Still lots of sunbirds, although colourless now. African hoopoes still in the wattle plantation.  Buff streaked Chats.

buff streaked chats and sunbird

Orange Throated Longclaw.

orange throated longclaw

Our baby bulbuls have left. Our barn owls are still in the roof and chimney. I am not sure how many we have at the moment. Saw 2 flying off the roof a couple of nights ago. Saw a gymnogene hopping over the rocks. Still get Spoonbills every now and then.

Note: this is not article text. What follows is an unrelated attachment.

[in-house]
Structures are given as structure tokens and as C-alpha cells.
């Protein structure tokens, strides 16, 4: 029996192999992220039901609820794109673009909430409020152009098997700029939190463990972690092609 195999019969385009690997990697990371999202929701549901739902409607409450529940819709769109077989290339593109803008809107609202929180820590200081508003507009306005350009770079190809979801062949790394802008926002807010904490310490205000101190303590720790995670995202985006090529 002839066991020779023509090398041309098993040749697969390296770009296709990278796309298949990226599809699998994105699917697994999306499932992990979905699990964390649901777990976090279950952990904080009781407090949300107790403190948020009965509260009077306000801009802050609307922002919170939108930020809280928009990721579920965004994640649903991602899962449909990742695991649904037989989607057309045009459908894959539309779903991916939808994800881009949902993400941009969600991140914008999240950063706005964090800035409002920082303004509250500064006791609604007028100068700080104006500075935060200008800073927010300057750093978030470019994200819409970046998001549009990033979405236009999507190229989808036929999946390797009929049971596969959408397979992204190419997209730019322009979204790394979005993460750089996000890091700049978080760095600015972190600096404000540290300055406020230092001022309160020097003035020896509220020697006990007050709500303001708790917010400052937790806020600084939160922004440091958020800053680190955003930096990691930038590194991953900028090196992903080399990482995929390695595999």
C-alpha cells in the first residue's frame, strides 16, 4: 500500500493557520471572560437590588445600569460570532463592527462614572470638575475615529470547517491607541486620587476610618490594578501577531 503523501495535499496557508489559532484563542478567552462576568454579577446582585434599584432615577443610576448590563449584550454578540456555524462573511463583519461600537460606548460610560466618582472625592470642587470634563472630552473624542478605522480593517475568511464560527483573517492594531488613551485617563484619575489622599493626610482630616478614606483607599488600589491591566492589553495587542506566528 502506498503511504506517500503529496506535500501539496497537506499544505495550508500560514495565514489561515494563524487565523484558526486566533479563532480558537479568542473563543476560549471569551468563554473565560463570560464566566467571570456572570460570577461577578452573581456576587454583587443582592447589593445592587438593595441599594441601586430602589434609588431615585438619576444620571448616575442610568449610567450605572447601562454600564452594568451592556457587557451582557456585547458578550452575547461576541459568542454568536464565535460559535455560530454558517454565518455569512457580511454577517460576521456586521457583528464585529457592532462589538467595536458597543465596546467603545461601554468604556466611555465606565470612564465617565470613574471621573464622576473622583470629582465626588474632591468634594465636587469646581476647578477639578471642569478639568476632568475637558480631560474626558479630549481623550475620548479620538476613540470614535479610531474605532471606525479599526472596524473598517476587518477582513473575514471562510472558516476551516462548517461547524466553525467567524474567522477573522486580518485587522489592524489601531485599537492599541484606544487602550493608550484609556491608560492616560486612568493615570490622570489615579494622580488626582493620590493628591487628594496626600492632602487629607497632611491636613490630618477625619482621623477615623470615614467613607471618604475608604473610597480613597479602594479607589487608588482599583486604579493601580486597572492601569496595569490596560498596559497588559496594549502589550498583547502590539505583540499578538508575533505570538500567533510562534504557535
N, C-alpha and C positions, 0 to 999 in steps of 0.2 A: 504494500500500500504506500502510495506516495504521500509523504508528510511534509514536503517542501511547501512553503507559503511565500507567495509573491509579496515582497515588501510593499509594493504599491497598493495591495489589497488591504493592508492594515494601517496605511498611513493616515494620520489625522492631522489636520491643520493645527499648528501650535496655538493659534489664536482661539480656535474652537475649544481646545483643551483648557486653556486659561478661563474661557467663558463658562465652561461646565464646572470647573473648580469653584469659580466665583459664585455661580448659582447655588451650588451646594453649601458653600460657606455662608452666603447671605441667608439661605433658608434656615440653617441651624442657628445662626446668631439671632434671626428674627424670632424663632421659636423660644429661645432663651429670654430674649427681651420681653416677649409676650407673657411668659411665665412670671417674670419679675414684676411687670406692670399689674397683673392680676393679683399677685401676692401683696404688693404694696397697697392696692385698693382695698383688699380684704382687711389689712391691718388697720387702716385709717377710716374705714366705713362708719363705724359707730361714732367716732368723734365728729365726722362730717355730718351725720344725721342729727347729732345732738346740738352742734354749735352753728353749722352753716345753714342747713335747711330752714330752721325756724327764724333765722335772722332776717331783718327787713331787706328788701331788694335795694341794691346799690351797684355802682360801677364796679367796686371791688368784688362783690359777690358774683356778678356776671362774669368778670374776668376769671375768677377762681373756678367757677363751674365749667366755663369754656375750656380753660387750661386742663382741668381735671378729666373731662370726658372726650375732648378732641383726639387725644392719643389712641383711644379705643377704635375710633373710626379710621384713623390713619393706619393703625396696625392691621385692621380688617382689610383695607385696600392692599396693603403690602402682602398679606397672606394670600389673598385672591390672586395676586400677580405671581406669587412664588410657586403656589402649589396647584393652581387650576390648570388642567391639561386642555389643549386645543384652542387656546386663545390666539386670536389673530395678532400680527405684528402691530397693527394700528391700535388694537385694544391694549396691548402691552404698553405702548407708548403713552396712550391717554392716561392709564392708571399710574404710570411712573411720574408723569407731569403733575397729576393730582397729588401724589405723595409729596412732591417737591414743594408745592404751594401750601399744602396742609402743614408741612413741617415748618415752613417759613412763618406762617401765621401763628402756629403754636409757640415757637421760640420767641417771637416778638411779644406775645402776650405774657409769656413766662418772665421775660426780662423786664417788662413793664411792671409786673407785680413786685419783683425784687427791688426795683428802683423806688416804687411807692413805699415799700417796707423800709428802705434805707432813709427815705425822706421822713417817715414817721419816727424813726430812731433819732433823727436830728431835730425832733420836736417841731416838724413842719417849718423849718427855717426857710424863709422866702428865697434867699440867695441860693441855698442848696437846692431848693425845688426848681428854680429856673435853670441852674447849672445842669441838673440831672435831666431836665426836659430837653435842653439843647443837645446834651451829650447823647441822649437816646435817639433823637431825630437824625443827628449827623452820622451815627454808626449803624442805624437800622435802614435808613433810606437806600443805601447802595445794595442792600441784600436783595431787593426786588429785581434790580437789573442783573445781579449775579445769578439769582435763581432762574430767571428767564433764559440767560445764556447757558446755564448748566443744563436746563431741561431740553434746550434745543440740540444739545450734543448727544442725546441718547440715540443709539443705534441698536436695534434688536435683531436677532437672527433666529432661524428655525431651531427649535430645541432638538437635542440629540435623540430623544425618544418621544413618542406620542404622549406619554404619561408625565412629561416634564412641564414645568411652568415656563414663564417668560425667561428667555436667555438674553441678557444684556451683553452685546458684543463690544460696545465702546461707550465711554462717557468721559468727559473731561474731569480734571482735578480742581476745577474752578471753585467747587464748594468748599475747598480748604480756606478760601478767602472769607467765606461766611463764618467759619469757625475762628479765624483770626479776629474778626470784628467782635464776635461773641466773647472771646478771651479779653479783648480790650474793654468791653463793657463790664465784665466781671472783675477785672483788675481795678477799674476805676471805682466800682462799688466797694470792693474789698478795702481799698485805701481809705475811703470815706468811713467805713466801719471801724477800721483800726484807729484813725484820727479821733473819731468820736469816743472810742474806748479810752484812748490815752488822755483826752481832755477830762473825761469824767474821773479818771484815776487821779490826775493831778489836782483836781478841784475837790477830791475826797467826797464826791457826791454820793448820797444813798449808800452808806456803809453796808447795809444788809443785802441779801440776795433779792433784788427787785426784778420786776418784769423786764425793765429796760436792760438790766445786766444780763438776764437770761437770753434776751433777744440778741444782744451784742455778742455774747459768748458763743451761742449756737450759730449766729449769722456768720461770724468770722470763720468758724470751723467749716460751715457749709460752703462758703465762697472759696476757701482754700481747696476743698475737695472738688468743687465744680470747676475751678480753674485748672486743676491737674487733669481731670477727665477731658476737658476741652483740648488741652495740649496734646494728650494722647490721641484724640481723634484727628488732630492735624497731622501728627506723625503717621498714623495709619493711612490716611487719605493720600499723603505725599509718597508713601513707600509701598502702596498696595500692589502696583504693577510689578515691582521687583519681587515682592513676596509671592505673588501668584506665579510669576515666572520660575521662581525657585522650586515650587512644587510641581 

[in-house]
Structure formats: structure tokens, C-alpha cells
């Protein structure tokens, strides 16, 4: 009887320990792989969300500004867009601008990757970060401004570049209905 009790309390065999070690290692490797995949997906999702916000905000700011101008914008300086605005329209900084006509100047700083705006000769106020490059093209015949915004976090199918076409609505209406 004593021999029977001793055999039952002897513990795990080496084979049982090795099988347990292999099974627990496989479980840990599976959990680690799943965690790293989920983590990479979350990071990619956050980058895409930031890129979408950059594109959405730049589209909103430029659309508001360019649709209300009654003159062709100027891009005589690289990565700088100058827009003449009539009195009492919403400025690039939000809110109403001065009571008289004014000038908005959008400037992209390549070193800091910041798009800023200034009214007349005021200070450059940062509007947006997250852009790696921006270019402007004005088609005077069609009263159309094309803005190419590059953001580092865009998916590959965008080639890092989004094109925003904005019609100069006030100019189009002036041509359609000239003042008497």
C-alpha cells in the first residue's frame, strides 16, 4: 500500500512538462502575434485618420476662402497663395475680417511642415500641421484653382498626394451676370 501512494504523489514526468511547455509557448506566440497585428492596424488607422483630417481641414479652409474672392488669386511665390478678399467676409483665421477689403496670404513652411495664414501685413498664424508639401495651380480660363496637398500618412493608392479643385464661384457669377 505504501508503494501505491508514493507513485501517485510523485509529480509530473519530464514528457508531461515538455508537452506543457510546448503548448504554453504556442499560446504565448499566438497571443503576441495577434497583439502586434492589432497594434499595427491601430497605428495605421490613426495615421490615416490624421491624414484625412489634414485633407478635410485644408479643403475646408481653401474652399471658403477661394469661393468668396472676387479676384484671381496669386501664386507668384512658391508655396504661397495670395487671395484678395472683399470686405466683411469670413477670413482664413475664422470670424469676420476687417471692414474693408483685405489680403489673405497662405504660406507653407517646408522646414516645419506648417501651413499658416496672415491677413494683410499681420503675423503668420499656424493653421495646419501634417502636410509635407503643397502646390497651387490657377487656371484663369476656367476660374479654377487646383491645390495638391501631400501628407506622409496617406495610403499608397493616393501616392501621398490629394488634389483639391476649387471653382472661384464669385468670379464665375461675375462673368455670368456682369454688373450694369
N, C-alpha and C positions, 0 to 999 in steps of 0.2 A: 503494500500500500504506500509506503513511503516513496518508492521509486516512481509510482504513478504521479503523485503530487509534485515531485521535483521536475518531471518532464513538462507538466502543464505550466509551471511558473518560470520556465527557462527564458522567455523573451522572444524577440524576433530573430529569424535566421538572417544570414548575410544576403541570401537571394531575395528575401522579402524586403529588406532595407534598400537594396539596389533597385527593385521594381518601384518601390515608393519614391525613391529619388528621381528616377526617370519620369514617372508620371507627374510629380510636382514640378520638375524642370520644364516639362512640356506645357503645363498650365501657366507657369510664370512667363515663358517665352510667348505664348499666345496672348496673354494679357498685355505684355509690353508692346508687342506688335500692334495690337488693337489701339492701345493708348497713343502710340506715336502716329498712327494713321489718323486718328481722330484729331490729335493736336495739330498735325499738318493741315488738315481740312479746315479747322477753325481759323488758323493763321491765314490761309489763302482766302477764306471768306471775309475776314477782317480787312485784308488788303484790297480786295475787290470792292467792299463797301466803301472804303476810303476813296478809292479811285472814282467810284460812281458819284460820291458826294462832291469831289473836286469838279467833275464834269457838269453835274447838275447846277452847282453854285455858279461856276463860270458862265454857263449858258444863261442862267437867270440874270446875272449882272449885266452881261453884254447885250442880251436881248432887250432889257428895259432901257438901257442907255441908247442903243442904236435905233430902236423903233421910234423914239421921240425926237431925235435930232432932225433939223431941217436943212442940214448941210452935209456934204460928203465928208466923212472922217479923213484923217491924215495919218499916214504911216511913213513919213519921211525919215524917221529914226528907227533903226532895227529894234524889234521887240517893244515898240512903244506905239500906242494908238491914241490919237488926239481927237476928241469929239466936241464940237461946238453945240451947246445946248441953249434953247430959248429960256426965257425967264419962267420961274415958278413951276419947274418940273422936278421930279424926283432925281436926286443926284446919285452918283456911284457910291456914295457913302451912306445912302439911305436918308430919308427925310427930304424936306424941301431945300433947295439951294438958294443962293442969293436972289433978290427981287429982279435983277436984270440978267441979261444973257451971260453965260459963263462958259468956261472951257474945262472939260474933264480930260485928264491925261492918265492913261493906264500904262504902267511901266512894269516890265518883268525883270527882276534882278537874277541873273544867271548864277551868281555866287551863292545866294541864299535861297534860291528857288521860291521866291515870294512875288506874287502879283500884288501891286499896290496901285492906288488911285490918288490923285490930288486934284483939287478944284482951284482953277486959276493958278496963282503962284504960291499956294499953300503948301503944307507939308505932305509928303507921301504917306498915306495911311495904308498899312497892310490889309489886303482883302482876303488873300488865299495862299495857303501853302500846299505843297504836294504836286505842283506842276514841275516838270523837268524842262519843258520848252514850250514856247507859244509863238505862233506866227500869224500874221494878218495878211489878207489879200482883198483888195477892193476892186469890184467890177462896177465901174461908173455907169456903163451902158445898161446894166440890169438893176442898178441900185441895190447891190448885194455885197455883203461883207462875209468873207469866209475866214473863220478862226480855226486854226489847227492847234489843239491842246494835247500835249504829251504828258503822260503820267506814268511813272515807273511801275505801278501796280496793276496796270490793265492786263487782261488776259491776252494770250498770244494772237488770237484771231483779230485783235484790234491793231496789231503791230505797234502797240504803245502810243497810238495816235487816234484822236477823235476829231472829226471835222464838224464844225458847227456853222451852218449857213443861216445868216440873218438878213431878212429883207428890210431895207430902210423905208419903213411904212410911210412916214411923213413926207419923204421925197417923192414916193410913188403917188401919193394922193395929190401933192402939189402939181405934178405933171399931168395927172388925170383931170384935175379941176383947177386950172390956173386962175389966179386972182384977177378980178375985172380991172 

spoonbills and plovers

spoonbill sunset

Spectacular sunsets this past monthincredible sunset

Responses to some of last Month’s Dargle Sightings:

Josh Dovey – Regarding Dave Mann’s note on the noises in the forest, it is Baboons, we saw them last week. We are opposite Dave’s place.

Jason Londt – The frog at Copperleigh is actually a toad. The caterpillars seen at Robhaven are those of an emperor moth, and the eggs on the back of one are actually cocoons of a parasitic wasp.

3 thoughts on “Dargle Wildlife Sightings – May 2014